The fusion of tech and storytelling – the FoST conference

Last week concluded an interesting conference/symposium called the “Future of StoryTelling (FoST)”.  True to their name, it focused on the emerging trends in technology and communications that will shape how we tell stories in the digital age.

It’s an invite-only event, and although Vignette was fortunate to receive an invitation, we were unable to attend this year.  However, Ali Ustunang, a friend of Vignette’s in Istanbul, and a forward thinker in storytelling, was able to go.  I sat down with him recently to pick his brain about the best he saw at this year’s FoST.

The rise of immersive storytelling

“For me this year was a quantum jump, because it is the coming of age of all these new technologies, virtual reality, augmented reality, mixed reality, 360, etc.,” said Ustunang.

Even though many of these technologies and approaches are still in their infancy, he said he was impressed by their potential. “How are we going to use it to tell stories going forward and to reach out to people?” he asked. “There is a basic belief that through good storytelling you can change the world”.  

A different approach to community knowledge sharing

FoST is pretty unique compared to other conferences. Instead of just a massive gathering, they break everyone down to thirty different roundtables, fostering personal interaction and discussion.  You can watch a little bit about how that plays out here:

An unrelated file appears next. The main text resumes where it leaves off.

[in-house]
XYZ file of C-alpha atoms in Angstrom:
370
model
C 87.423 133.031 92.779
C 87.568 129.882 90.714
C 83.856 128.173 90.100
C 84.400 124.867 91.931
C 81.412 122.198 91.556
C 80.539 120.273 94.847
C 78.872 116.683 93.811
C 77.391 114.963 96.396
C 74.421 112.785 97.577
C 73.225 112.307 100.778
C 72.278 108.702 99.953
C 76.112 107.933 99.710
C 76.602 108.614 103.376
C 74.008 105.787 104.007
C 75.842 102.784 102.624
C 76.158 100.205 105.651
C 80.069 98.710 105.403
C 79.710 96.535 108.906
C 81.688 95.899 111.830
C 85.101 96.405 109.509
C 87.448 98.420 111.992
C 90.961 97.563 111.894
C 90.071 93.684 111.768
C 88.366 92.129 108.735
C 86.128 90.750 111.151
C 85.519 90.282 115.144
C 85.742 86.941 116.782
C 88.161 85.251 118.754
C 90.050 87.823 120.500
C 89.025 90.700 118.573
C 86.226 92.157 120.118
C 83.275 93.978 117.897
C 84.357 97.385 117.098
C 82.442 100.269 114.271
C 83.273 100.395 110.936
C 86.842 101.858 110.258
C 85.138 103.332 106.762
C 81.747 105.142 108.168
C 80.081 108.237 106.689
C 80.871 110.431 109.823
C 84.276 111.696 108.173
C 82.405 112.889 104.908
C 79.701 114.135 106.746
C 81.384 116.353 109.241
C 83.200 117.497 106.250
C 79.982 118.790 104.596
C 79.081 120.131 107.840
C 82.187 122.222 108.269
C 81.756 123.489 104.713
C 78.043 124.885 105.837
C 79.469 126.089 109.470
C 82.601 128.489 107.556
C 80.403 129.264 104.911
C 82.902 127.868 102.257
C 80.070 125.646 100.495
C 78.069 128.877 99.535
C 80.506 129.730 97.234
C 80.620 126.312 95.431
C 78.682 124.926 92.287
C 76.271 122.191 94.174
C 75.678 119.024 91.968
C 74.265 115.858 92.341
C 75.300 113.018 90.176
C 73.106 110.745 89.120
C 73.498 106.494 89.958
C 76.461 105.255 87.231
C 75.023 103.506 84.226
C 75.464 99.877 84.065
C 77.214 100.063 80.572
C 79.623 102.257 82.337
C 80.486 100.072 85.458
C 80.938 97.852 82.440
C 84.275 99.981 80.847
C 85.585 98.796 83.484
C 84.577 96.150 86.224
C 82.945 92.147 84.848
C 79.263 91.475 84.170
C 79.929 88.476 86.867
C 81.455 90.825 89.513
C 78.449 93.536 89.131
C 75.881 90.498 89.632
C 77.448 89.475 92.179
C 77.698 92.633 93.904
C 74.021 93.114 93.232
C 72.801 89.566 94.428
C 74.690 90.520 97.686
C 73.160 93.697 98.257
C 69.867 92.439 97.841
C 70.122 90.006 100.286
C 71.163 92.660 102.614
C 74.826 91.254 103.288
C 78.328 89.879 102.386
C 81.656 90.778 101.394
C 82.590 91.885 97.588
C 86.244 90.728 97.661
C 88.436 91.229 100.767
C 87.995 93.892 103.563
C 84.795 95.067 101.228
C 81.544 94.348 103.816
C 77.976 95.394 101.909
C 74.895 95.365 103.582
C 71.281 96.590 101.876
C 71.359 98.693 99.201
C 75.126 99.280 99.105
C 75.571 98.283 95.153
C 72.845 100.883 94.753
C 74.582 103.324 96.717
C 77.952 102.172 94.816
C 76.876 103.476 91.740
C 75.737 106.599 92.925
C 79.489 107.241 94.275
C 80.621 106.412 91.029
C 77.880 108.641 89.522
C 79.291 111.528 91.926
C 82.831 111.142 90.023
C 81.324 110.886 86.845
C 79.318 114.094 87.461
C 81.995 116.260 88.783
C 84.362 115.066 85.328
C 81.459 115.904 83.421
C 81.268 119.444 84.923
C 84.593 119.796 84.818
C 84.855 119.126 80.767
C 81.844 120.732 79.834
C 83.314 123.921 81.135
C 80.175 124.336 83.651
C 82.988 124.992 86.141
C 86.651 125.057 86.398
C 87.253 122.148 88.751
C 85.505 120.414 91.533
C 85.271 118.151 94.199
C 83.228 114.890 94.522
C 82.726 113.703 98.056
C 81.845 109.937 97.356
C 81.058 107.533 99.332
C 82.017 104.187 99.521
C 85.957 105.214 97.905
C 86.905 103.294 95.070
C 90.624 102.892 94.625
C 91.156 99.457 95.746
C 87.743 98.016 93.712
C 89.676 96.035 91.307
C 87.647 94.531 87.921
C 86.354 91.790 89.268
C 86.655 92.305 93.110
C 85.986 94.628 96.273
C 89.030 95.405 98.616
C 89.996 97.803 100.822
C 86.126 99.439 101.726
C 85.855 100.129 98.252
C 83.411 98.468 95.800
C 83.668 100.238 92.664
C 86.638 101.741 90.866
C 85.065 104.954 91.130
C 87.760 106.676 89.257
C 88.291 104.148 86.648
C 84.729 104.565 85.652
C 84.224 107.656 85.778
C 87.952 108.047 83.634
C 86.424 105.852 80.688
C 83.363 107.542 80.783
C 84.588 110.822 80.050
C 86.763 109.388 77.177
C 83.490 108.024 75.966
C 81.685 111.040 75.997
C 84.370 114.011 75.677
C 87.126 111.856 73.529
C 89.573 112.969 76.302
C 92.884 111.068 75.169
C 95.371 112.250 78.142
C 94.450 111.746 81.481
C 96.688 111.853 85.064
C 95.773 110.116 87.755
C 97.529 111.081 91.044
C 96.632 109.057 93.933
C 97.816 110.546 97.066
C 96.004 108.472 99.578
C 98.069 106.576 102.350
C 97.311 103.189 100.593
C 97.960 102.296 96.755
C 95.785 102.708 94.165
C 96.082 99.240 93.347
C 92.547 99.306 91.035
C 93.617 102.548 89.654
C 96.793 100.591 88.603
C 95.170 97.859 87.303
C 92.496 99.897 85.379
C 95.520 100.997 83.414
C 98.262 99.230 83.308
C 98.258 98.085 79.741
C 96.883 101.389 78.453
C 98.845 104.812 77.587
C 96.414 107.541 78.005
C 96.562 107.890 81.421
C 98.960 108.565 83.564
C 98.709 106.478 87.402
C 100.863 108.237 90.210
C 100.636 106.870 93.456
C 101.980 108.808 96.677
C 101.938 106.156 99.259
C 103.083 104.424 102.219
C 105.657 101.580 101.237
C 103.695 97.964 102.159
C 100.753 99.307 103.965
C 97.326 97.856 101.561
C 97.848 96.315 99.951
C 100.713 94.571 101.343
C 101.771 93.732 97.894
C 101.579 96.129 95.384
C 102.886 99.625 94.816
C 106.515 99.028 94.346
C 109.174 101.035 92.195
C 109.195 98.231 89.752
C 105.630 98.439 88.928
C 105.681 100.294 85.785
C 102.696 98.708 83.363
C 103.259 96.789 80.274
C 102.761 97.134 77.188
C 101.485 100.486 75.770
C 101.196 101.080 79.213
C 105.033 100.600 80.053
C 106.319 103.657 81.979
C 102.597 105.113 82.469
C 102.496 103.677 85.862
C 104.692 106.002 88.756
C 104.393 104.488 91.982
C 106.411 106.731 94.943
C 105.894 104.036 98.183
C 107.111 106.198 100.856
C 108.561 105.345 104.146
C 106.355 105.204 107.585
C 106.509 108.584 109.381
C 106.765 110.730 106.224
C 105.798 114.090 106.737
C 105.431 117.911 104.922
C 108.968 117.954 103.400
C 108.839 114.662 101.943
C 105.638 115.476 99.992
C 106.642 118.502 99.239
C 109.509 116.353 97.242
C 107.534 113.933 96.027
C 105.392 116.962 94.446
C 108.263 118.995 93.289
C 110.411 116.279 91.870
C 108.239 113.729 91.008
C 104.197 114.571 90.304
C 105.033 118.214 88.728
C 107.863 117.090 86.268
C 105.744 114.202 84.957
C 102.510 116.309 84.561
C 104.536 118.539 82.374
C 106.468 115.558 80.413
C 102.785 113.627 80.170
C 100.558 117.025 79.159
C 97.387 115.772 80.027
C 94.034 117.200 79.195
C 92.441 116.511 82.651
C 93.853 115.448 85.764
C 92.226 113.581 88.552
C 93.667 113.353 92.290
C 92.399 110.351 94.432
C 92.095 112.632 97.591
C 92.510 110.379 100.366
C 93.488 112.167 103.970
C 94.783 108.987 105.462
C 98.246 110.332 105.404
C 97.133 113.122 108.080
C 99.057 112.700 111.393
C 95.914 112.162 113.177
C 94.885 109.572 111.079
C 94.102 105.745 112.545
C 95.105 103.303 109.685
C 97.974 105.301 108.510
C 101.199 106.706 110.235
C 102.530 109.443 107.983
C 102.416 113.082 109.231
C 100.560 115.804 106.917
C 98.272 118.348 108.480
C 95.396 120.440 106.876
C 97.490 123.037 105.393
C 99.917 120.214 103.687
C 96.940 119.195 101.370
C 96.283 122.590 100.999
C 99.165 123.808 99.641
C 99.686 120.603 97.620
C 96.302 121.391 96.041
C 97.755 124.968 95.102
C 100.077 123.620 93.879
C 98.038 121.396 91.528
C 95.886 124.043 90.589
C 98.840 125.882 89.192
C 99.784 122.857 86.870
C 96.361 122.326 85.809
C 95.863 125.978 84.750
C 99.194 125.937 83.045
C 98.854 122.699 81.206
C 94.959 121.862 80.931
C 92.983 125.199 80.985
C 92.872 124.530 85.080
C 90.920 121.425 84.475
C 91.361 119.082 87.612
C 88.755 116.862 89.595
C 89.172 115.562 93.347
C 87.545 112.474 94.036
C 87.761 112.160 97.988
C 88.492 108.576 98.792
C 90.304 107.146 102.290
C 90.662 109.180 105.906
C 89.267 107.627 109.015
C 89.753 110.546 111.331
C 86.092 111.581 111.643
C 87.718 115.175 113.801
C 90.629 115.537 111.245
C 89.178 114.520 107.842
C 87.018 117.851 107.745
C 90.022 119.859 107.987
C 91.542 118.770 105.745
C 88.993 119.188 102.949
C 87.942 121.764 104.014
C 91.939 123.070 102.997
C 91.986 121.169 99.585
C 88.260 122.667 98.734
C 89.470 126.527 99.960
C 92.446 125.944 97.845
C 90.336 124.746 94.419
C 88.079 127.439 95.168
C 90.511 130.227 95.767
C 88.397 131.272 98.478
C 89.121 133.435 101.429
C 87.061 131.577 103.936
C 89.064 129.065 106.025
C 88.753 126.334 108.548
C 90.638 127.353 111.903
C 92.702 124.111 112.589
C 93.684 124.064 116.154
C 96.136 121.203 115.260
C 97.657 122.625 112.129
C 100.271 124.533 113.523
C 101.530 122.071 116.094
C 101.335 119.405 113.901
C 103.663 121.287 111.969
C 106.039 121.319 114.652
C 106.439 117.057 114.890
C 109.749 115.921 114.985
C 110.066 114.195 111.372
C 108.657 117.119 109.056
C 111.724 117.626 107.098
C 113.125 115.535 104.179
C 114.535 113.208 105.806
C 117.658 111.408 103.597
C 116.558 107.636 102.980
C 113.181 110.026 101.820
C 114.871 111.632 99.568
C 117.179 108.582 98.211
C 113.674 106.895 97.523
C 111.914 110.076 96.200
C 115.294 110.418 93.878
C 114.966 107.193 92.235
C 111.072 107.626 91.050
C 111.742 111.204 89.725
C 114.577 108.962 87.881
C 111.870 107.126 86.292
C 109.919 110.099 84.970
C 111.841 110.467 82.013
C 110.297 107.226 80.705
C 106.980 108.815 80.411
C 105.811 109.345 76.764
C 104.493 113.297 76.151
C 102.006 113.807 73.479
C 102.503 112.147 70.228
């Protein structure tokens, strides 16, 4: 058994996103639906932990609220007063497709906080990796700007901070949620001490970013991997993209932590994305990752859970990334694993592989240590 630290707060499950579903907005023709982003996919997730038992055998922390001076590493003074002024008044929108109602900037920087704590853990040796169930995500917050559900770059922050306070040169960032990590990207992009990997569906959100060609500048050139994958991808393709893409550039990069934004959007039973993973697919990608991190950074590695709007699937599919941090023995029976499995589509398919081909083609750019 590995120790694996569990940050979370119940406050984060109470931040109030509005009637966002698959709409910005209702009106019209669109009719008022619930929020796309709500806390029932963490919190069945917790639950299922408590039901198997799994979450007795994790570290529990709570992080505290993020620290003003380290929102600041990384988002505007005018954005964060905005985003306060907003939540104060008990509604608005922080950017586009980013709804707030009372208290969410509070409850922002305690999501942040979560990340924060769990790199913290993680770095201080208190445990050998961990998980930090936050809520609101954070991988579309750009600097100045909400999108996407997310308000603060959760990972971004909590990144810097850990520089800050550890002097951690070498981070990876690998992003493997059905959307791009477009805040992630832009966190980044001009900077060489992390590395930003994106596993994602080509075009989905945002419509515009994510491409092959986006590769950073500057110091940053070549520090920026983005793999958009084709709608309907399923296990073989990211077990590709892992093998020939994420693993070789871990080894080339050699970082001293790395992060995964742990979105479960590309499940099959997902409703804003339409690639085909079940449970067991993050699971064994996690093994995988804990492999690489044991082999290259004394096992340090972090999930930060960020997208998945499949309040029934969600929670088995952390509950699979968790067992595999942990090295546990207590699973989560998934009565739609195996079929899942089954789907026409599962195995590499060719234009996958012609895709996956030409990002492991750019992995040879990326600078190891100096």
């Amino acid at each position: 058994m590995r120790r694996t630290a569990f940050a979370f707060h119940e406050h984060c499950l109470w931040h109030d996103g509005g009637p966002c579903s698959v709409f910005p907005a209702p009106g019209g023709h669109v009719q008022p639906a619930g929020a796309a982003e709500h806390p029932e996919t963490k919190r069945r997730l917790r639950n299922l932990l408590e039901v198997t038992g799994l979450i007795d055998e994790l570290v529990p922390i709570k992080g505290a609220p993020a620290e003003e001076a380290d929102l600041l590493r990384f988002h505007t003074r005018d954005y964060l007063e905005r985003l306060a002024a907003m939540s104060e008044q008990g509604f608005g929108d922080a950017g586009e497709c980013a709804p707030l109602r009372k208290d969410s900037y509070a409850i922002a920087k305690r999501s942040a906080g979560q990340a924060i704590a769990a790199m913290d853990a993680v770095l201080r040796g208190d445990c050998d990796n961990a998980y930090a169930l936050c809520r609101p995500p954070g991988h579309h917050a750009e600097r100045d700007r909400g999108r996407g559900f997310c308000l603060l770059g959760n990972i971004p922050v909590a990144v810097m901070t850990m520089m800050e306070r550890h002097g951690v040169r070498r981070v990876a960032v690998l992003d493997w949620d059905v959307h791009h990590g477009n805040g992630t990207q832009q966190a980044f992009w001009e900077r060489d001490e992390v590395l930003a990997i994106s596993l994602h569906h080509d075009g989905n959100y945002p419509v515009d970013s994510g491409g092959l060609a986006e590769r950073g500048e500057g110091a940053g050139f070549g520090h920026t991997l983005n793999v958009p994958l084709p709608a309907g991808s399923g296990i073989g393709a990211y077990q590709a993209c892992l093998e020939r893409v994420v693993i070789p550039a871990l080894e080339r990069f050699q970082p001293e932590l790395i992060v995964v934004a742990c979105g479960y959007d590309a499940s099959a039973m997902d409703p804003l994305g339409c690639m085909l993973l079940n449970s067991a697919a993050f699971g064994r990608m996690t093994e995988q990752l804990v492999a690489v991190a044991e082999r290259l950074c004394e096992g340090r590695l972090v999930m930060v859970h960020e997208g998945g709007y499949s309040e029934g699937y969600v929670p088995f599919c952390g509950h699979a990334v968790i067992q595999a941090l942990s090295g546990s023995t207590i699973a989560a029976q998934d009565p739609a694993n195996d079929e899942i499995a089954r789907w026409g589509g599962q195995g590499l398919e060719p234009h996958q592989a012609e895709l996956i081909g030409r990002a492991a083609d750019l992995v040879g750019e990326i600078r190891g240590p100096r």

Each attendee can participate in up to six roundtables. Ustunang found it challenging to select his favorites from the thirty options after watching all of the 3-4 minute summary videos of each speaker. “It took me two days,” he said. “Two full days. It’s so intense.”

The stories at FoST

FoST offered many gems this year. Here are a few Ustanag liked best:

  • Minority Report roundtable – He was in a group with the designers of the the 2002 film, and learned how they identified trends to be able to predict future technologies like E Ink and self-driving cars years before they emerged in the public sphere.
  • VR – He explored countless VR stories, including a new public festival they put on this year, which everyone could buy tickets to, or take part in a free community day.
  • Talking to a humanoid – And he even had a discussion with an AI robot, where changes in Ustunang’s facial expressions influenced the story direction.

Final takeaway

After several days of roundtables, and going to the public storytelling festival, Ustunang said his main takeaway was that he started to understand the depth of what storytelling really means. “But I’m just skimming the surface.” he said. I think there is a lot of potential for companies and human beings to change the future with storytelling. To change your own future or change the future of a company or change the future outcomes of the earth.”

By Matt Ford

Matt is an avid experimenter of new forms of visual storytelling. He worked as a multimedia journalist for The Associated Press covering the 2008 U.S. presidential election, the Arab uprisings, and the wars in Iraq and Afghanistan Before journalism, Matt worked in the Los Angeles film industry as a set and studio lighting technician on productions such as Spiderman 2 and The West Wing.

Leave a comment

Your email address will not be published.